Yes, terrorists are victorious if we cast our freedoms aside. But I'd also argue that they're victorious if we cower down and step on eggshells to avoid offending them. Can anyone recall any movie or TV plot since 9/11 (other than those dealing with 9/11) that had Islamic terrorists? We still have movies with terrorists in them, but now they're magically driven by everything but Islamic extremism. It's ridiculous. It's the elephant in the room everyone's afraid to talk about.

Our good nature and love of freedom is being turned against us to extort us into silence, so that an extremist fringe can grow unchallenged. Why is it growing unchallenged? Because we're afraid to confront it. Terrorism is a weapon of fear -- fear that erodes liberties, and fear that prevents defensive action. It's a knife that cuts both ways through society.

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240,000 dollars awarded to man forced to cover Arab T-shirt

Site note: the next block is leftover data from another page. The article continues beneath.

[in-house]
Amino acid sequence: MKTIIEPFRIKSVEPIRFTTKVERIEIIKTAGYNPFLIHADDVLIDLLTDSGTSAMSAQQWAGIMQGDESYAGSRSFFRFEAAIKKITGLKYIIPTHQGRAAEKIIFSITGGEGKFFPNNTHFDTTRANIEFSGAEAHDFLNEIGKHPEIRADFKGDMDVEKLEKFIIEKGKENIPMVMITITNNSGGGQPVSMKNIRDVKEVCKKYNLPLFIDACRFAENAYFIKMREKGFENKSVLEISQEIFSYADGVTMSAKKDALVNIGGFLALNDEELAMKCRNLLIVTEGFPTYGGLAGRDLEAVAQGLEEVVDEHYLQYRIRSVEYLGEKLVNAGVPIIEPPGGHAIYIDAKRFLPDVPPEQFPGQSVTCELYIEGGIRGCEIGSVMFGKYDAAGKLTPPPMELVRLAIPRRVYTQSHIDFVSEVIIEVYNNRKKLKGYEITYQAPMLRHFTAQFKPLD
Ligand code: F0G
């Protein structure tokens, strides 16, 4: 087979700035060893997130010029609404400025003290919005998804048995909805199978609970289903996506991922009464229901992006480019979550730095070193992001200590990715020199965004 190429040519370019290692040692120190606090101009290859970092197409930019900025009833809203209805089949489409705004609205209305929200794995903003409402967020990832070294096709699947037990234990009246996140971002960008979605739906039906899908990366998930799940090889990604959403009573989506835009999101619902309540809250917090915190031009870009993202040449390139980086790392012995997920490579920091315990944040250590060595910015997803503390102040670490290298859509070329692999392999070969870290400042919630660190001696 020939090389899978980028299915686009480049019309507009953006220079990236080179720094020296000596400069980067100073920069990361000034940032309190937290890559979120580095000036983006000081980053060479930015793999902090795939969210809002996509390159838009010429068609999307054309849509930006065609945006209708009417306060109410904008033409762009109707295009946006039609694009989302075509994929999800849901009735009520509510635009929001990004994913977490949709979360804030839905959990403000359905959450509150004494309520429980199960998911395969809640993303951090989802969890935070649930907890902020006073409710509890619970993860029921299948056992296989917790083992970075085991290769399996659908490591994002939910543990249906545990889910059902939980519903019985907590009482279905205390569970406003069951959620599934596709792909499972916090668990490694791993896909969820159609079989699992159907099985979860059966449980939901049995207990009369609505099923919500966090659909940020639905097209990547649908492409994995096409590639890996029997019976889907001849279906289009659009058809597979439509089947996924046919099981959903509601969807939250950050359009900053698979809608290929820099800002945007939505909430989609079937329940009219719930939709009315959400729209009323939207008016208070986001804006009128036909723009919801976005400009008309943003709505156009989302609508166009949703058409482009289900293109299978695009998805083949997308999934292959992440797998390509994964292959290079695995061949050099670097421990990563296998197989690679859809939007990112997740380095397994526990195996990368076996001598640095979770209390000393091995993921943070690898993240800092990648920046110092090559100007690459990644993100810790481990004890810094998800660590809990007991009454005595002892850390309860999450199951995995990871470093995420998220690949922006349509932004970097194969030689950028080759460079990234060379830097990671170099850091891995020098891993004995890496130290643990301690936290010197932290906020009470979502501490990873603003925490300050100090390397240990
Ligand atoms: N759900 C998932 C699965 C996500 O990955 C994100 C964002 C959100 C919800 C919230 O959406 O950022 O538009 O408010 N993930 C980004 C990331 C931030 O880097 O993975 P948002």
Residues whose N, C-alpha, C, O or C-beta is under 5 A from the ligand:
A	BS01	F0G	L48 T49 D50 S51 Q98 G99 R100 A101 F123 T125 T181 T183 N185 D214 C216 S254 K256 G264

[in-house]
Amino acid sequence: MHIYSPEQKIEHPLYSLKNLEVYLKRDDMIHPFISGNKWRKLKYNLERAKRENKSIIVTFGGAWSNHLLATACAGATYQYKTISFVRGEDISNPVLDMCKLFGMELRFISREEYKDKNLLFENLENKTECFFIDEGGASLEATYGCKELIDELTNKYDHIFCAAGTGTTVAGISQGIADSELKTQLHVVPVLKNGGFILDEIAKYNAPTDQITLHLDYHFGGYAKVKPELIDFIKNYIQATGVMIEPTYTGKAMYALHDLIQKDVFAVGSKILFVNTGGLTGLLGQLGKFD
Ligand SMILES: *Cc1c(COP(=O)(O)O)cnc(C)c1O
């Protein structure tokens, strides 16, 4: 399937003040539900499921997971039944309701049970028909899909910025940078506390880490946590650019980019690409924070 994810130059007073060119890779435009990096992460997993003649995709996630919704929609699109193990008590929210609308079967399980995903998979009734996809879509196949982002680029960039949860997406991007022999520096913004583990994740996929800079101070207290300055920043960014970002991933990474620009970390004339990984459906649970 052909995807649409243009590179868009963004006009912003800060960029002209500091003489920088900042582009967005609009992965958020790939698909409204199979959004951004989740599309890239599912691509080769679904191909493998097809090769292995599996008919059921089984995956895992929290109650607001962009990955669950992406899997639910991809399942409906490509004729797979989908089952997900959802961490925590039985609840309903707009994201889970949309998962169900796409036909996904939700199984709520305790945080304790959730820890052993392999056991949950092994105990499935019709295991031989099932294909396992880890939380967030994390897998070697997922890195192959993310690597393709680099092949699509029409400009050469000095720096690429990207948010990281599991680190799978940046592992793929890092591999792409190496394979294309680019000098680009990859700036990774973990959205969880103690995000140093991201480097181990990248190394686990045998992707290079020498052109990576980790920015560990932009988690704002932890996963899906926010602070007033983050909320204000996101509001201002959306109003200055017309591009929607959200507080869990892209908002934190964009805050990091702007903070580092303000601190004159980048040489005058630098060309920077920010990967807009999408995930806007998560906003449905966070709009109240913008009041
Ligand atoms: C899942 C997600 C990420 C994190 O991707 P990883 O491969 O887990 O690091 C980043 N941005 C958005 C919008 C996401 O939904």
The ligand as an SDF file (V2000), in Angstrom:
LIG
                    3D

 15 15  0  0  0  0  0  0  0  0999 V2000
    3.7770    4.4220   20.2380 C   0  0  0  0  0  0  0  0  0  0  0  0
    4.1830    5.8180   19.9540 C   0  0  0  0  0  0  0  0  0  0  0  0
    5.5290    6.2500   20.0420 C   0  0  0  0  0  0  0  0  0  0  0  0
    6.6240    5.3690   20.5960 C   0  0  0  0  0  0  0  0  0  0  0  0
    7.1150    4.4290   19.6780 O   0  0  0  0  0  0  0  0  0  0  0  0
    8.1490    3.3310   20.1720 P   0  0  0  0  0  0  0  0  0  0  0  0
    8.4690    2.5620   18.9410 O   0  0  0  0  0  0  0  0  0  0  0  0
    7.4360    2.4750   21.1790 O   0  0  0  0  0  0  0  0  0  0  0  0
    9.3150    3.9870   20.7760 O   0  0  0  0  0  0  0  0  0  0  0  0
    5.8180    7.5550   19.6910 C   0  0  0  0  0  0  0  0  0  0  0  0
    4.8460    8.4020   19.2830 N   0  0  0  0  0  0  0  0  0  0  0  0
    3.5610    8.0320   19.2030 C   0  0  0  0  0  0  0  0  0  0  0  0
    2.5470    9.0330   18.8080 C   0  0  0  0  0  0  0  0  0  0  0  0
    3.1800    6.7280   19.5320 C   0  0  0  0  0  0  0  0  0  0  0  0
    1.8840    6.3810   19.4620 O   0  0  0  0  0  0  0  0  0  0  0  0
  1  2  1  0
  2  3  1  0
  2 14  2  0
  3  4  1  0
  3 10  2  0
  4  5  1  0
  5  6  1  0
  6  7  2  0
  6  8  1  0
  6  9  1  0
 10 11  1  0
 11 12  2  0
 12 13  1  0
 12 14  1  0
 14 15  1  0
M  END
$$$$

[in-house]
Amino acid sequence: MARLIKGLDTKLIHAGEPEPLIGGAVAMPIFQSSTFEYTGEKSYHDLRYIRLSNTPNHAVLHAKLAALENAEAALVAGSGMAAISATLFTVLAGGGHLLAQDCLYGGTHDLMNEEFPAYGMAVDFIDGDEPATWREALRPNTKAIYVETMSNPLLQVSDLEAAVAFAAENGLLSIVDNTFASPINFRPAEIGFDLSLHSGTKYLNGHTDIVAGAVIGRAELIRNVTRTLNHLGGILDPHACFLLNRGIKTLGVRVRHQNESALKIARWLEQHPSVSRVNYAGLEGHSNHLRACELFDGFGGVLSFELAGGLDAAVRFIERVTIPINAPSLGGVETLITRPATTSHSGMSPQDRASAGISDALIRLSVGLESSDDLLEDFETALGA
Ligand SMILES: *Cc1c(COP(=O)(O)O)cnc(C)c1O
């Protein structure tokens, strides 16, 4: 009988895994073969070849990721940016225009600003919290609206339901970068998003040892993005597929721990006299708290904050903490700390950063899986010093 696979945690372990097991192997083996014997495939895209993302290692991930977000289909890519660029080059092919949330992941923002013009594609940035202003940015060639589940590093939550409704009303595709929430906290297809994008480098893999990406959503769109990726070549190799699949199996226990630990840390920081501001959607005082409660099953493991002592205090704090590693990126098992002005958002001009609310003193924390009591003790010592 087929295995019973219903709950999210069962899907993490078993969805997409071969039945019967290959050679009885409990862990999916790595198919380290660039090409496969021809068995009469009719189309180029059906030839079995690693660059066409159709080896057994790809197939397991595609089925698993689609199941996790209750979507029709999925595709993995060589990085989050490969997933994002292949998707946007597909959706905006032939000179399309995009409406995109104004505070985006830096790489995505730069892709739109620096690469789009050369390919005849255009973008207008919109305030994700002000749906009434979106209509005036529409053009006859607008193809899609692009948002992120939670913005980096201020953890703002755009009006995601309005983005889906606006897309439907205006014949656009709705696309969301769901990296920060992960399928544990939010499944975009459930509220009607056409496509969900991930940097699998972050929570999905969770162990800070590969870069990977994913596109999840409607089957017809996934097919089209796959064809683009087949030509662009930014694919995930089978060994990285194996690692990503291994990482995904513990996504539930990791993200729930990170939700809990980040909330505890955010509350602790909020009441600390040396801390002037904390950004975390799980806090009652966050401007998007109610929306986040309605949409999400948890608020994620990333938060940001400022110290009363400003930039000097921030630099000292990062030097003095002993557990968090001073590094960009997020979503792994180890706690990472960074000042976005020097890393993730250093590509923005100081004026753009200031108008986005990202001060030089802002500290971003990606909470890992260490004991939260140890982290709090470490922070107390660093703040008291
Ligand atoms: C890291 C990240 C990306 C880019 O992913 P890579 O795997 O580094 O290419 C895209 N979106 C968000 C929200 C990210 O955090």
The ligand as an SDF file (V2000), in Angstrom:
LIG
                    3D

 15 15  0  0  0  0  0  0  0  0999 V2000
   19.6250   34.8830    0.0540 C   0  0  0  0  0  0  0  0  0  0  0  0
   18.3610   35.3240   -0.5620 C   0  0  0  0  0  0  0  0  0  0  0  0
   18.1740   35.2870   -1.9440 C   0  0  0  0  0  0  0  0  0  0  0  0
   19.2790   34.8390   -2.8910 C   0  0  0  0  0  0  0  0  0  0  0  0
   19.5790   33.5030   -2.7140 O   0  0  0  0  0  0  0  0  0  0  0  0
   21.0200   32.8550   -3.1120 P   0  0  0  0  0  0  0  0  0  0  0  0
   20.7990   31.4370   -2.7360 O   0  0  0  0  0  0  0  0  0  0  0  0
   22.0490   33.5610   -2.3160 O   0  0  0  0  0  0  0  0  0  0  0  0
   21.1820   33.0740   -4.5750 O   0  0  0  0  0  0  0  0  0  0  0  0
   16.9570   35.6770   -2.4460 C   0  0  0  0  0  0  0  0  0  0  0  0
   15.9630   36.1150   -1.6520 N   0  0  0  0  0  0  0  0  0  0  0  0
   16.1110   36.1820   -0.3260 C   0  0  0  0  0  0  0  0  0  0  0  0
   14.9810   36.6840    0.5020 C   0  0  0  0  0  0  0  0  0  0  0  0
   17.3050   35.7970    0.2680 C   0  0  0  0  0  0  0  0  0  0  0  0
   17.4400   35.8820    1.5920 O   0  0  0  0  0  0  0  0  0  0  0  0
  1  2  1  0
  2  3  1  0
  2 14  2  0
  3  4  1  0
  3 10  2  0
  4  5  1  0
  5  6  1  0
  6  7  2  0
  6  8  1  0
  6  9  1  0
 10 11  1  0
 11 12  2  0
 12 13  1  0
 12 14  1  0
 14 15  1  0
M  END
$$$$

The Constitution and the attached Bill Of Rights with the proceeding Amendments are not "Collective" Rights but rather "Individual" rights.
In order to suspend one persons rights you have to suspend the entire Constitution and the attached Bill Of Rights and proceeding Amendments and in doing so, none of the rest of us are protected any longer either as the Constitution and the attached Bill Of Rights and proceeding Amendments has been suspended. That is the Basis of this Nation and what makes it special and the envy of the world.
It is a contradiction to say "its OK to take this persons rights away in order to protect these peoples rights".
Political Correctness is the problem as I see it. The worry of offending someone is what is killing us here. I submit to you that no where is it written that you are protected from being offended, or made to be nervous.